Still, both Catherine and Peter, Russia's "enlightened despots," are shown to be distinctly more despotic than enlightened. Indeed, the swing between reform and repression, which autocracy makes volatile and pronounced, is, baldly speaking, what finished off the Romanovs. The drawn-out disintegration of their rule -- brought about by the forces of revolution and war, combined with their bad judgment and that of their advisers, the habit of power absent its actuality, their extravagance, the Empress Alexandra's unhinged desperation over her son's illness and her thralldom to the loathsome Rasputin -- is a much-told story, but in Montefiore's hands it is as heartbreaking as it ever was.

The book is supplied with four beautifully produced caches of illustrations with captions that capture the essence and spirit of the book's subject. Here, for instance, we find a portrait of the doomed Paul I, "both tyrant and laughing stock: he reviewed his troops wearing Prussian uniform, tricorn hat and a sacred dalmatique that made him resemble a teapot with boots." And here is "Decadent Uncle Alexis, the general-admiral notorious for his 'fast women, slow ships,' " and a little later, Rasputin surrounded by his "adepts" and, later still, dead with well-deserved a bullet hole in his forehead. And, last, and most excruciatingly sad, "One of the last photos ever taken of Nicky and Alix, together at Tobolsk . . . before they were moved to Ekaterinburg. 'A revolution without firing squads,' said Lenin, 'is meaningless.' " And so this disagreeable man has the last word, but at least I can close the book and return to the world.

Katherine A. Powers reviews books widely and has been a finalist for the Nona Balakian Citation for Excellence in Reviewing from the National Book Critics Circle. She is the editor of Suitable Accommodations: An Autobiographical Story of Family Life: The Letters of J. F. Powers, 1942–1963.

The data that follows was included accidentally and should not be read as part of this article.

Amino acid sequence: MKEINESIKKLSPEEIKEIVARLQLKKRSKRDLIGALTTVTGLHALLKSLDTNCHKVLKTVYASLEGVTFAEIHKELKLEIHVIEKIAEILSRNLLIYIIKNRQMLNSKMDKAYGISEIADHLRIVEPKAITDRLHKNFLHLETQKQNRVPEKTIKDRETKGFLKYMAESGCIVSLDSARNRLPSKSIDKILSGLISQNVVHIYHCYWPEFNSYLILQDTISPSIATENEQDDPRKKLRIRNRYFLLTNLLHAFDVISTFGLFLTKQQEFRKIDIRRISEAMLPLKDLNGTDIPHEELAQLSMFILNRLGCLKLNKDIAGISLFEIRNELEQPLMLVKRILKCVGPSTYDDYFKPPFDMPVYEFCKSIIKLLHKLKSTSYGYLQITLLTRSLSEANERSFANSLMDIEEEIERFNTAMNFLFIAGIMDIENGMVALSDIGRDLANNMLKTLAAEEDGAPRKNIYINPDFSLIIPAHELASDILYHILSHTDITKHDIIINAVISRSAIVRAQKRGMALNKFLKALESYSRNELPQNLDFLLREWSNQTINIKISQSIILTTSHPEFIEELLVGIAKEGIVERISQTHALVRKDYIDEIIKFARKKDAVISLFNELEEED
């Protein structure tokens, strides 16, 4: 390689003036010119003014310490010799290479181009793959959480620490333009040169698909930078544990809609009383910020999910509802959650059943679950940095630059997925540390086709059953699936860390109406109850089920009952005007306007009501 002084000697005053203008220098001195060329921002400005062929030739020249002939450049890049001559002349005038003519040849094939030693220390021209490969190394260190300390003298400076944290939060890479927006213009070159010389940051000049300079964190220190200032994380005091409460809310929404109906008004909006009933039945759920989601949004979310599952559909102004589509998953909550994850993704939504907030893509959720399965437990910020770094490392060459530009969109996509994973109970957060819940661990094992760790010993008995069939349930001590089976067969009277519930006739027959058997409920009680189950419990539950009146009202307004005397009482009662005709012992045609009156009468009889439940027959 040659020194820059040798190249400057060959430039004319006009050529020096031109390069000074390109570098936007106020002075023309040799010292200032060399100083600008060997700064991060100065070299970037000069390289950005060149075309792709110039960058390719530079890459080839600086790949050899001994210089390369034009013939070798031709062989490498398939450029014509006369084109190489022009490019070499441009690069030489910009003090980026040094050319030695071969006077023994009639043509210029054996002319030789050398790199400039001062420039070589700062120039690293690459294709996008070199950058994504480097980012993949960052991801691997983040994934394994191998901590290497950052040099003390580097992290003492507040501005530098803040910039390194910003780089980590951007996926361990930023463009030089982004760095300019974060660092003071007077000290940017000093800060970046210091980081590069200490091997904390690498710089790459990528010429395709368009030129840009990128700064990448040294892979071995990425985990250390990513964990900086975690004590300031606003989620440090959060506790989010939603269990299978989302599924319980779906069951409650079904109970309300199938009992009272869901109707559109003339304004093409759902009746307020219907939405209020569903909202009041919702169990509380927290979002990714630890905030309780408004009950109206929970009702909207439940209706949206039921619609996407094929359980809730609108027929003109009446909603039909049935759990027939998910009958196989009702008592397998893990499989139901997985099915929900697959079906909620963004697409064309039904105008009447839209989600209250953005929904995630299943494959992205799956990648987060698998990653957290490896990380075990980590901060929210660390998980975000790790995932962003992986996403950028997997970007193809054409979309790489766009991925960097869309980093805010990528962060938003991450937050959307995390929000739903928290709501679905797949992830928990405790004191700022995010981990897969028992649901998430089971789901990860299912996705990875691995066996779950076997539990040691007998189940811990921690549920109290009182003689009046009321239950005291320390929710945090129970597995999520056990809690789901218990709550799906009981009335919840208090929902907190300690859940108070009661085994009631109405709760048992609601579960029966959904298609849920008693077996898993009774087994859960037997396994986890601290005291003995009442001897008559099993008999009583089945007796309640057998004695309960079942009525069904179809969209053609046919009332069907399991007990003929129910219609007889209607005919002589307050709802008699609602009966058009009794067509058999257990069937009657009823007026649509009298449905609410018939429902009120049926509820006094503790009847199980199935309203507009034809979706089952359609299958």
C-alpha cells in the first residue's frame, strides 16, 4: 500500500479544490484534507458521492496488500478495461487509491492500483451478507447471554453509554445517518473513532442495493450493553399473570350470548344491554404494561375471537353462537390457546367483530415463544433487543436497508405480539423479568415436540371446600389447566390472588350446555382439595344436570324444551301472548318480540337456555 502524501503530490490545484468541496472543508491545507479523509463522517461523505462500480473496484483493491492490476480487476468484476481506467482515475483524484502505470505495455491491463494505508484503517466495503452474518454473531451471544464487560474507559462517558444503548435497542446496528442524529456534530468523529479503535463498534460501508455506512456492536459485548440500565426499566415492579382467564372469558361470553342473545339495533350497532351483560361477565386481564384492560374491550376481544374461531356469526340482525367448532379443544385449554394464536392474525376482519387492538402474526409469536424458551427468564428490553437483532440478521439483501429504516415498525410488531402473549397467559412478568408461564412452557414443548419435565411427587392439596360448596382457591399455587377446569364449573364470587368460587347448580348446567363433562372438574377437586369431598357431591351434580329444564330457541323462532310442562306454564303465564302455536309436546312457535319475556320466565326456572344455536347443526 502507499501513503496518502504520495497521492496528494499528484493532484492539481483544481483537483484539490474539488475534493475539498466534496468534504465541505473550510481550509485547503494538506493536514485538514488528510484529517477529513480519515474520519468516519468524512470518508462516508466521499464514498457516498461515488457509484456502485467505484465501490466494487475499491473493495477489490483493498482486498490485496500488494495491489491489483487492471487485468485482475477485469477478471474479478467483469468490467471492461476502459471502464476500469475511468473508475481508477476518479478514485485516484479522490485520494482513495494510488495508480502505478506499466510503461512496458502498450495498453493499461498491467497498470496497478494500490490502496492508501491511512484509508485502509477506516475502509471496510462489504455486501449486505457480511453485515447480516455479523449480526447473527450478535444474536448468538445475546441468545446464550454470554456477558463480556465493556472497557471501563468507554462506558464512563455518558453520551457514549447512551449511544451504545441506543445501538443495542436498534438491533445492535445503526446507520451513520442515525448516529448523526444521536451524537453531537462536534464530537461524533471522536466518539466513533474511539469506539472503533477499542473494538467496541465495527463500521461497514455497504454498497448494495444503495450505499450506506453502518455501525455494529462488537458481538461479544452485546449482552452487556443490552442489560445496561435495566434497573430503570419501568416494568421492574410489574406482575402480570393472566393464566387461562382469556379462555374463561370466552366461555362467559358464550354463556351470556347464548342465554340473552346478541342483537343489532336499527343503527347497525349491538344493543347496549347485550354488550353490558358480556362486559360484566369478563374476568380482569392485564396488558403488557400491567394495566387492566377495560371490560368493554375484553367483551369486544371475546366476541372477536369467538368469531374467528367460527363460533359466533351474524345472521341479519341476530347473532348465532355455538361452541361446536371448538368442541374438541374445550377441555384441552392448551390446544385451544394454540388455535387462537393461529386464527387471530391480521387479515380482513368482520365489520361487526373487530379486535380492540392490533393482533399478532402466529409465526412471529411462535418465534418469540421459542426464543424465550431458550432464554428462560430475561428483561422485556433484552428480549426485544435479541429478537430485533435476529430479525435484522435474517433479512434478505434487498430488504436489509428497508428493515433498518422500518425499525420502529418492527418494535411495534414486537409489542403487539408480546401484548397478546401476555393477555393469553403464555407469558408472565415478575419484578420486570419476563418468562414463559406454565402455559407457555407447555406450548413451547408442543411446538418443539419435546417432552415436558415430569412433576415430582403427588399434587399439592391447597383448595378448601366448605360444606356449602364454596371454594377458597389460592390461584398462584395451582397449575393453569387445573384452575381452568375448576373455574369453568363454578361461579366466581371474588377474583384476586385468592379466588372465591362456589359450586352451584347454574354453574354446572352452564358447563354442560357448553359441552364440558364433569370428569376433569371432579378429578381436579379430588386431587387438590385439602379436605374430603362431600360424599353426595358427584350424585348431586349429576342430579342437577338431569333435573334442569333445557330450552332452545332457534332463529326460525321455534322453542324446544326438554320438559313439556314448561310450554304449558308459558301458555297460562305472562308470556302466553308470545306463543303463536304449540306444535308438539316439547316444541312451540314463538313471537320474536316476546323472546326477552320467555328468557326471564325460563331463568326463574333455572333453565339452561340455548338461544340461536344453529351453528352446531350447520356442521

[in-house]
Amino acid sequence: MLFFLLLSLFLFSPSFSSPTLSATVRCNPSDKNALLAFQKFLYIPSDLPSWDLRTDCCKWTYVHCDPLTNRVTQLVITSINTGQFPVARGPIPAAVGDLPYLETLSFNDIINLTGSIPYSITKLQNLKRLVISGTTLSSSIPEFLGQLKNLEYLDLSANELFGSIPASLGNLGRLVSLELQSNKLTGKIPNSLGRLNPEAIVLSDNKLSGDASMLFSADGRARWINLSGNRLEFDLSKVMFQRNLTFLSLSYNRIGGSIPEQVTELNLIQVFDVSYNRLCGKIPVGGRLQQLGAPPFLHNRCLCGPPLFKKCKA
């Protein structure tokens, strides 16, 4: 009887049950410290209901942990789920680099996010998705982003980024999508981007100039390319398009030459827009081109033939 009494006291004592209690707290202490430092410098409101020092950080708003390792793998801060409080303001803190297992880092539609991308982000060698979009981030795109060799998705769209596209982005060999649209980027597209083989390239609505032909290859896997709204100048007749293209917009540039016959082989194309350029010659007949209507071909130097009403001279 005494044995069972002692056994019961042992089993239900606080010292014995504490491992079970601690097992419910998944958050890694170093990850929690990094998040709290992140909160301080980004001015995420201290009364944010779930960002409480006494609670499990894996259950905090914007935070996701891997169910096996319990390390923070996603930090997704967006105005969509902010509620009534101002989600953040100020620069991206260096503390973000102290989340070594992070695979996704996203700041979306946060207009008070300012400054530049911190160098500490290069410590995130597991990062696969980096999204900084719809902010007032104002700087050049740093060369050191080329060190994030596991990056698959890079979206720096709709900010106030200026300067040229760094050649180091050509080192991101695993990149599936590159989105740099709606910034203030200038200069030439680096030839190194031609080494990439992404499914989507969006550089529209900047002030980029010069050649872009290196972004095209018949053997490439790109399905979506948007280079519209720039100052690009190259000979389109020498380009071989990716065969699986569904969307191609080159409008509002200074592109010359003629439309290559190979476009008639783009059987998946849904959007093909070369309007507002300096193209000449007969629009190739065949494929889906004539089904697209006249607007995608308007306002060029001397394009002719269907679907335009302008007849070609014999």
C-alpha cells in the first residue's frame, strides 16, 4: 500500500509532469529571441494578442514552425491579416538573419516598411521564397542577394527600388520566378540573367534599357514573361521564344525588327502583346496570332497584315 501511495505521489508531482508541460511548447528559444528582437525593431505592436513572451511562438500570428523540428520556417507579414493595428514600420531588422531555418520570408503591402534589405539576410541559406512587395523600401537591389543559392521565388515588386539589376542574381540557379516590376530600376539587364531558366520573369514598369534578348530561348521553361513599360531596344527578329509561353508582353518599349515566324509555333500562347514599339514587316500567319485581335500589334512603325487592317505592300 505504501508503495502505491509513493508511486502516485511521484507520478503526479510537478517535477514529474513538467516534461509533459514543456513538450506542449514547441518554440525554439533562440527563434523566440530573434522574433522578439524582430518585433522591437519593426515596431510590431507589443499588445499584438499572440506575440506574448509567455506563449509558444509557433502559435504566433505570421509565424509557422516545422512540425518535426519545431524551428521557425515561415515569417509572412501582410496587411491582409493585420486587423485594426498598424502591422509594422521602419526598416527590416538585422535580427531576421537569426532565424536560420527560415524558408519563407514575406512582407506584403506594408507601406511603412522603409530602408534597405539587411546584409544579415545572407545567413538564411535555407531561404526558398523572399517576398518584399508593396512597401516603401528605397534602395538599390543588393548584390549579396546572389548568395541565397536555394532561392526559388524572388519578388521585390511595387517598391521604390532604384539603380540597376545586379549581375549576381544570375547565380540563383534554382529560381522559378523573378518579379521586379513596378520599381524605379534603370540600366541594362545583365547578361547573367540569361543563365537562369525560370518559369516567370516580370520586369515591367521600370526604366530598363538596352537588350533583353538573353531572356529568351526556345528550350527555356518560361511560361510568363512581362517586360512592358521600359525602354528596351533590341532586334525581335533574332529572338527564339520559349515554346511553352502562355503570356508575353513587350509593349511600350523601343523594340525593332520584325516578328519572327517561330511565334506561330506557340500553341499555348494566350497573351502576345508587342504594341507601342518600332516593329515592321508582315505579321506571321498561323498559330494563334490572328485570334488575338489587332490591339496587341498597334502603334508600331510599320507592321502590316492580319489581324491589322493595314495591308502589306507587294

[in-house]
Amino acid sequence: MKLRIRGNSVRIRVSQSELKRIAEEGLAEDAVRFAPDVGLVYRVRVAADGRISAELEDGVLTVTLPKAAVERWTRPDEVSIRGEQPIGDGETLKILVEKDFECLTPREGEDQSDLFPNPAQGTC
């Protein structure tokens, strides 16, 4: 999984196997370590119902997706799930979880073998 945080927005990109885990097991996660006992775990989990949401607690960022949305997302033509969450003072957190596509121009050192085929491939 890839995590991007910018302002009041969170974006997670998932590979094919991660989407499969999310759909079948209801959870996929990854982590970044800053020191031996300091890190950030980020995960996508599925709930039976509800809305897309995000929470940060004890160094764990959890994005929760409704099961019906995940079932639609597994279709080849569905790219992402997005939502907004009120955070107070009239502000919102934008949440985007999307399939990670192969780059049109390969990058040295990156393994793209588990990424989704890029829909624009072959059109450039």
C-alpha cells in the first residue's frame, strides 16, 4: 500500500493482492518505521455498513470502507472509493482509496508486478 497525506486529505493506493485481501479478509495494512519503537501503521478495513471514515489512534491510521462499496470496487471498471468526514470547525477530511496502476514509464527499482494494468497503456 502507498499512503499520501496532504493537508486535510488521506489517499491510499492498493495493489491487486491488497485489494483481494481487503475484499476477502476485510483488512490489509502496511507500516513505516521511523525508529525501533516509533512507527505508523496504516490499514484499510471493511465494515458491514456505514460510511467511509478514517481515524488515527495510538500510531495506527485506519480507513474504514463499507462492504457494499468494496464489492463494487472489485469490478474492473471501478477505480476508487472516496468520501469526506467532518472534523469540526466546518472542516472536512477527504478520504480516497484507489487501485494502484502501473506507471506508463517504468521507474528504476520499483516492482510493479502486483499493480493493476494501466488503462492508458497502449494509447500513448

Reviewer: Katherine A. Powers

The New York Times Book Review - Olga Grushin
The account remains even-keeled throughout, and the last years of the dynasty especially are treated with a restraint and objectivity for which one is grateful. Overall…this monumental work is an essential addition to the library of anyone interested in Russian history and the doomed dynasty of Romanovs, "blood-spattered, gold-plated, diamond-studded, swash-buckled, bodice-ripping and star-crossed."
Publishers Weekly
★ 03/07/2016
Montefiore (Jerusalem: The Biography), a popular novelist and historian of Russia, describes this extensive account of the rise and fall of the Romanov dynasty as a “blood-spattered, gold-plated, diamond-studded, swash-buckled, bodice-ripping, and star-crossed... chronicle of fathers and sons, megalomaniacs, monsters, and saints.” But it also reveals the author’s imaginative gift for storytelling and research acumen. From the Romanov dynasty’s inauspicious beginnings in a remote monastery to its violent end in a provincial basement, the family held the Russian crown for just over three centuries, dramatically expanding Russia’s borders and laying the groundwork for what would become the U.S.S.R. and the modern Russian Federation. Montefiore addresses questions of great import as well as more prosaic but equally illuminating details of life in the Romanov regime, examining, for instance, how Catherine the Great went from being “a regicidal, uxoricidal German usurper” to becoming one of Russia’s most successful rulers and “the darling of the philosophes.” Echoes of history resonate through the pages and shed light on the ruthless and autocratic tendencies that have remained salient elements of Russian politics. Montefiore’s compassionate and incisive portraits of the Romanov rulers and their retinues, his liberal usage of contemporary diaries and correspondence, and his flair for the dramatic produce a narrative that effortlessly holds the reader’s interest and attention despite its imposing length. (May)
Library Journal